Ahh, sleep. That restful, healthful thing we do each day. It
rejuvenates the body. It restores the soul. It allows us to
awaken feeling refreshed and renewed.
The answer – a resounding “YES!” – may surprise you. What’s
even more surprising is how much evidence supports the fact
that regular and adequate sleep can help you control your
weight. But what I find most eye-opening of all is how long
we’ve known about the relationship to good health and good
Since that time, researchers have discovered that sleep is much
more important to our health than we might have imagined.
And recently, it is becoming increasingly evident that a good
night’s sleep is also more important than we ever imagined to
our weight control. When you’re sleep deprived…even a
little…you create additional obstacles to your weight loss goals.
In The Promise of Sleep, author Dr. William C. Dement writes that
when people are sleep deprived, they lack energy throughout
the day. This lack of energy translates into less activity which
means fewer calories burned. The body reacts to this by
hoarding calories as fat, making weight loss very difficult.
One reason is pure commerce: someone is always trying to
make money with weight loss products and the promise of
dropping pounds without doing anything but getting a good
night’s sleep is very appealing. But the more important reason
that ‘lose weight while you sleep’ is such a commonly heard
phrase these days is that science is catching up to the notion
that sleep is important to weight loss.
To reiterate the importance of regular exercise, I want to
emphasize that one of the best outcomes of regular exercise is
not just the calories you burn while exercising.
Regular exercise bumps up your resting metabolic rate and
helps you burn more calories at rest. Even while you sleep!
Thus, if you do exercise regularly, you will soon begin to “lose
weight while you sleep”.
But there’s another newer set of findings about sleep
that may be just as important. Researchers are
finding that sleep and how much of it you get
regularly has an important effect on hormones that
regulate your appetite and regulate your
David Rapoport, MD, director of the Sleep Medicine Program
at the New York University School of Medicine in New York City
points out that "One of the more interesting ideas that has
been smoldering and is now gaining momentum (in weight loss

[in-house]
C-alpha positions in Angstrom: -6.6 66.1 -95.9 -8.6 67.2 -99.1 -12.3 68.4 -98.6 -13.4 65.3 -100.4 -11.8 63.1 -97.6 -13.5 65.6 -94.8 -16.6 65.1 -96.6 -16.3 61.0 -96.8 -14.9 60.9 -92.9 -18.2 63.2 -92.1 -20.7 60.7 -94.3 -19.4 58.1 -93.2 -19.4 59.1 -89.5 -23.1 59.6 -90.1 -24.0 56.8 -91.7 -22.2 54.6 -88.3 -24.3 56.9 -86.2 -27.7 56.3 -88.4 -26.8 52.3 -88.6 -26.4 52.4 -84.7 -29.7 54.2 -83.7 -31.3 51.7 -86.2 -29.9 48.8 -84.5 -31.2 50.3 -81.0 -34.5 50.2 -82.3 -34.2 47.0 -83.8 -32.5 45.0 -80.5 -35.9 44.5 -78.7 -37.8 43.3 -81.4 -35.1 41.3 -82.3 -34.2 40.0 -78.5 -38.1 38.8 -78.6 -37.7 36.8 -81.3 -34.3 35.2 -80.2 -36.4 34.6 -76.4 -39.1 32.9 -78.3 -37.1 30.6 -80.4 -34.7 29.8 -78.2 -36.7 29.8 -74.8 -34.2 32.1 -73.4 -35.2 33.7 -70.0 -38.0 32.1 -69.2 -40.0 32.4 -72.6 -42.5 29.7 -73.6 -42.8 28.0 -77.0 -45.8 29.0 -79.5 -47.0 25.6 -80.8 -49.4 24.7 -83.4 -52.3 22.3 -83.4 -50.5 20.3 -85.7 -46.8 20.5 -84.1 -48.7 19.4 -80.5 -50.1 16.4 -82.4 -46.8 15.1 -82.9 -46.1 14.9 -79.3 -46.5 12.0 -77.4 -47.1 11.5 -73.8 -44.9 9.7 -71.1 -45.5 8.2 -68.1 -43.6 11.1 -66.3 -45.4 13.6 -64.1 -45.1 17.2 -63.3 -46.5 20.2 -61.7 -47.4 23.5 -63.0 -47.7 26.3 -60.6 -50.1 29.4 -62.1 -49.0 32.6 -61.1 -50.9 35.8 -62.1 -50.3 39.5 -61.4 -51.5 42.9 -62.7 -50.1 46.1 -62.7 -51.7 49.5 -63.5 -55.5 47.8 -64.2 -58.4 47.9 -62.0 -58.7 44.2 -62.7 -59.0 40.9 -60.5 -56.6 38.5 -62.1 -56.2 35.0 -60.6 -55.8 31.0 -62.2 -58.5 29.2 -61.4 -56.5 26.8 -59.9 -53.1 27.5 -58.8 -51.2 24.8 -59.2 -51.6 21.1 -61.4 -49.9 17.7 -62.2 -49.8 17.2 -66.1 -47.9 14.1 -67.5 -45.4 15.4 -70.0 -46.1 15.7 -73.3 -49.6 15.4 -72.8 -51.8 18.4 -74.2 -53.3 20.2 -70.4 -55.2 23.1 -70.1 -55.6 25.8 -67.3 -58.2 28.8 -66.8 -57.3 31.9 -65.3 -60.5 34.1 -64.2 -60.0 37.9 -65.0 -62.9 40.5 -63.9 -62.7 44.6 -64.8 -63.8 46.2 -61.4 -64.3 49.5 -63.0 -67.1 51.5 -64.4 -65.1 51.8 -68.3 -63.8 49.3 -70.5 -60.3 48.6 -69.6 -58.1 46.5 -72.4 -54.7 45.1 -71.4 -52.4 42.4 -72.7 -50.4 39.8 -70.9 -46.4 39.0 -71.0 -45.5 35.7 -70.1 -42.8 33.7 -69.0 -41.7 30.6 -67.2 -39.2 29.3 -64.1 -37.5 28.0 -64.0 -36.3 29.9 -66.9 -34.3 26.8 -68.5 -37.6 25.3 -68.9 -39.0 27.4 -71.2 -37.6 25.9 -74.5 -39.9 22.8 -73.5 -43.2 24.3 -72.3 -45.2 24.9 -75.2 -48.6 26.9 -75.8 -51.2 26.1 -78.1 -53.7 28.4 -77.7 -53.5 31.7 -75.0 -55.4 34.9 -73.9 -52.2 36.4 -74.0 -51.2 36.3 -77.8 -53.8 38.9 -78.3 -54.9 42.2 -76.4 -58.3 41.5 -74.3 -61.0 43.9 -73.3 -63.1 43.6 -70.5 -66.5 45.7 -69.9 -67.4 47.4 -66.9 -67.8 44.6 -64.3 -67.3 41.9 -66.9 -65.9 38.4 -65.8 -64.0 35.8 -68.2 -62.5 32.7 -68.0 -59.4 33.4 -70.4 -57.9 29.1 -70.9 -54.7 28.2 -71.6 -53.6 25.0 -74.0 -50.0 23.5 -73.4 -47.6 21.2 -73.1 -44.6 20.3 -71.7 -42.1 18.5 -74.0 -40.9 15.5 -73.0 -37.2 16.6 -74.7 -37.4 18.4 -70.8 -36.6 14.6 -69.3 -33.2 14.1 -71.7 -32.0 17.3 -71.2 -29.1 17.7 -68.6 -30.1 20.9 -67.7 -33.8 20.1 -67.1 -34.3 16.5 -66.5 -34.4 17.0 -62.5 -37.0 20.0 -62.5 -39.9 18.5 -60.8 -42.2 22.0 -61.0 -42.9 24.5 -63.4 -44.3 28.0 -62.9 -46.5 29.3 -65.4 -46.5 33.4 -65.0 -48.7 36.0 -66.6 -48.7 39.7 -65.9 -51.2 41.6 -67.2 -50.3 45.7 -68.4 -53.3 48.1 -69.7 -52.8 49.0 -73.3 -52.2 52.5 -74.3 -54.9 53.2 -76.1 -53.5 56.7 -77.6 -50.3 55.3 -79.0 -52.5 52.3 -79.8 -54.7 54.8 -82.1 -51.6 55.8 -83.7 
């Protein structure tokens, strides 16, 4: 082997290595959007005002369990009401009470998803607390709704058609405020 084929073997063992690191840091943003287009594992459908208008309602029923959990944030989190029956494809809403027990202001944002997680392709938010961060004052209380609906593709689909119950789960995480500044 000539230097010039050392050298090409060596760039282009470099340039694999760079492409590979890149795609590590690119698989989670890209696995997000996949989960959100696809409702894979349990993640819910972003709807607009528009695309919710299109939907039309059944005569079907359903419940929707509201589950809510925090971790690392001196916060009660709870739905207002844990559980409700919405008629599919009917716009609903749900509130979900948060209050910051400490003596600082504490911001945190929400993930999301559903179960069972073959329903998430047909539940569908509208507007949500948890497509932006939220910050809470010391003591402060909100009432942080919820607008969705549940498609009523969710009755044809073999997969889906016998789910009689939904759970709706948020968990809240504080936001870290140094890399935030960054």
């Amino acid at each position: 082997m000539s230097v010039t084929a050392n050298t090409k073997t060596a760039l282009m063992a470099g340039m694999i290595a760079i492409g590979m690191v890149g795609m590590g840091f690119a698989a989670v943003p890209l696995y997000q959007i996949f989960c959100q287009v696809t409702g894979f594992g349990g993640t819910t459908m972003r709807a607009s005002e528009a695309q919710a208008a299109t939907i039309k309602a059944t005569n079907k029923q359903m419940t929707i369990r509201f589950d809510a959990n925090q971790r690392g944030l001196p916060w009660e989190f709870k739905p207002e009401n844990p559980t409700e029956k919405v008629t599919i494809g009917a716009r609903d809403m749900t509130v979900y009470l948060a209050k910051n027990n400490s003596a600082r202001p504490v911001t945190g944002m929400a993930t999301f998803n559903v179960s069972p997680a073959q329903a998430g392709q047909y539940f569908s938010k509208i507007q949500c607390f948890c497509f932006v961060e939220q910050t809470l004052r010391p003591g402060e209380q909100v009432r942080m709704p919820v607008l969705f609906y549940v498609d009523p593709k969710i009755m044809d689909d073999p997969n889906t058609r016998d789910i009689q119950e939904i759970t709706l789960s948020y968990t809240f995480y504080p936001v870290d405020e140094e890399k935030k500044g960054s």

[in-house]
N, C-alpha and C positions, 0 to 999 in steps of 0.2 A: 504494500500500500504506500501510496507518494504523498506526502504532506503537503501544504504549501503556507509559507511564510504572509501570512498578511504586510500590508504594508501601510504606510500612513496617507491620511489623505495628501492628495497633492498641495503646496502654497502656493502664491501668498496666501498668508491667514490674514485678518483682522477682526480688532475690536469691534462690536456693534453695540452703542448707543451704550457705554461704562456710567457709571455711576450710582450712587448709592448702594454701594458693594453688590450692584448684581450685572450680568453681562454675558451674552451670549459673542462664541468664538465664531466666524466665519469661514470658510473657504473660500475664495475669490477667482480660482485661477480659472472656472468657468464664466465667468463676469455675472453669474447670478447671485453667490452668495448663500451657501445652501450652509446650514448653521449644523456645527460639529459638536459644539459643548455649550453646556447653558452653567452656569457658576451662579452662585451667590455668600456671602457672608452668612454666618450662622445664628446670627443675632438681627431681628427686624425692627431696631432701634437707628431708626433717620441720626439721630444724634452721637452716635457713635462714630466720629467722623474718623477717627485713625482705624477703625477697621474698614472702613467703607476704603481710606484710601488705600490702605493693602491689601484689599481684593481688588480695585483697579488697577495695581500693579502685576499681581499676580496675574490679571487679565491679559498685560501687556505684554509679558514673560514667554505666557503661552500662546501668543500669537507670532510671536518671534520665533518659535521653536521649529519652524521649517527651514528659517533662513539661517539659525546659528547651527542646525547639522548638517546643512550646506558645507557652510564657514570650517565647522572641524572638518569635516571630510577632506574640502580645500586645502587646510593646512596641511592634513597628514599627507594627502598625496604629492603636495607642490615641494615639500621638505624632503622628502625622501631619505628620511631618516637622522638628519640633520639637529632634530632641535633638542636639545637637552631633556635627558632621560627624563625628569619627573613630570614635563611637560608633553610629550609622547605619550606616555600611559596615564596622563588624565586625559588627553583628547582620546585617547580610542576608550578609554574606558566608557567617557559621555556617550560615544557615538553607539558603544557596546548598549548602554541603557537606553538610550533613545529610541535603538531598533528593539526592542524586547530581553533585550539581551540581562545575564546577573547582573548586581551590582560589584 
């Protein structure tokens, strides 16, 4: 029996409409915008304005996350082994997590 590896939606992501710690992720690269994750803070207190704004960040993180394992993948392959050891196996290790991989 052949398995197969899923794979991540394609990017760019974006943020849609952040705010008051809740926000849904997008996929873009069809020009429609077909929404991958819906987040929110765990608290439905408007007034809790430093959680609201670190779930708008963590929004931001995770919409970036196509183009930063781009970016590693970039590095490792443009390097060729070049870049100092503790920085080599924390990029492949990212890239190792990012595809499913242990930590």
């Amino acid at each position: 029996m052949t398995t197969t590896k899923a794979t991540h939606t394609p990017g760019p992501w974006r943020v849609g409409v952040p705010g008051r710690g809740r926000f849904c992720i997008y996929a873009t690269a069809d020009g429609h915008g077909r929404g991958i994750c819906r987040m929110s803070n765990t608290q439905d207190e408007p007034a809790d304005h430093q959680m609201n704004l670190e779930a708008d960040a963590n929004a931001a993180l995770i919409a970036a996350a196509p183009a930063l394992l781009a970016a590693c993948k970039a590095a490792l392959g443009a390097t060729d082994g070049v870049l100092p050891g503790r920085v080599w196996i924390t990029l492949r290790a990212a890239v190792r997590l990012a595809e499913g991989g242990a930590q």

theory) is the appreciation of the fact that sleep and sleep
disruption do remarkable things to the body -- including
possibly influencing our weight."
What Dr. Rapaport and other researchers are referring to are
new findings that the amount of sleep and the quality of sleep
you get may influence hormone levels that control your
appetite and carbohydrate metabolism.
According to Michael Breus, PhD, a faculty member of the
Atlanta School of Sleep Medicine and director of The Sleep
Disorders Centers of Southeastern Lung Care in Atlanta, one of
the most intriguing findings has to do with recently discovered
hormones leptin and ghrelin. These two hormones work in
tandem in a "checks and balances" system that regulates
feelings of hunger and fullness.
Lack of sleep causes leptin levels to drop and ghrelin levels to
rise, so you feel unsatisfied after you eat.
In the Chicago study, 12 male subjects underwent two days of
sleep deprivation followed by two days of extended sleep.
During this time doctors continued to monitor hormone
levels, appetite, and activity and compared them to pre-test
data. At the same time, the men's appetite also
increased…massively! Their desire for high
carbohydrate, calorie-dense foods increased by a whopping
Approximately 1,000 volunteers reported the number of hours
they slept each night. They had their levels of ghrelin and
leptin measured, and researchers also charted their weight. As
expected, those who slept less than eight hours a night had
lower levels of leptin and higher levels of ghrelin. But…they
also had a higher level of body fat. What's more, that level of
body fat seemed to correlate with their sleep patterns.
Specifically, those who slept the fewest hours per night
weighed the most.
When we are deprived of sleep, the hormone cortisol is
released at an increased level and makes us feel hungry even if
we are full. Cortisol signals the body to load up with calories in
anticipation of needing energy for ‘fight or flight.’ As a result
of increased cortisol production, people who continue to lose
sleep on a regular basis will tend to experience hunger even
when they have had an adequate amount of calories.
So more sleep means fewer problems with almost every
aspect of weight loss, from the physiology to the psychology.
Sleep is important to every aspect of body wellness.
It’s also clear that sleep loss can increase hunger and affect
your body’s metabolism in a way that makes weight loss more
You don’t have to eat less. You don’t have to exercise more.
Sleep is the third prong of three-part approach to achieving
and maintaining a healthy weight. Together with the kind of
eating plan you’ll find in the Eat More, Weigh Less Diet and
regular exercise, these three ‘legs’ give you a well-balanced
foundation on which to build your life. When you aren’t
sleeping enough, your body is unable to go into its normal
deep sleep pattern. Deep sleep restores energy levels and
losing it decreases growth hormone levels. (Growth hormone is
a protein that helps regulate the body’s proportions of fat and
muscle in adults.
I know it may seem counter-intuitive. You’d think that you’d be
burning more calories if you were awake than asleep. But with
less sleep – and therefore less growth hormone – you hobble
your body’s ability to lose fat and grow muscle.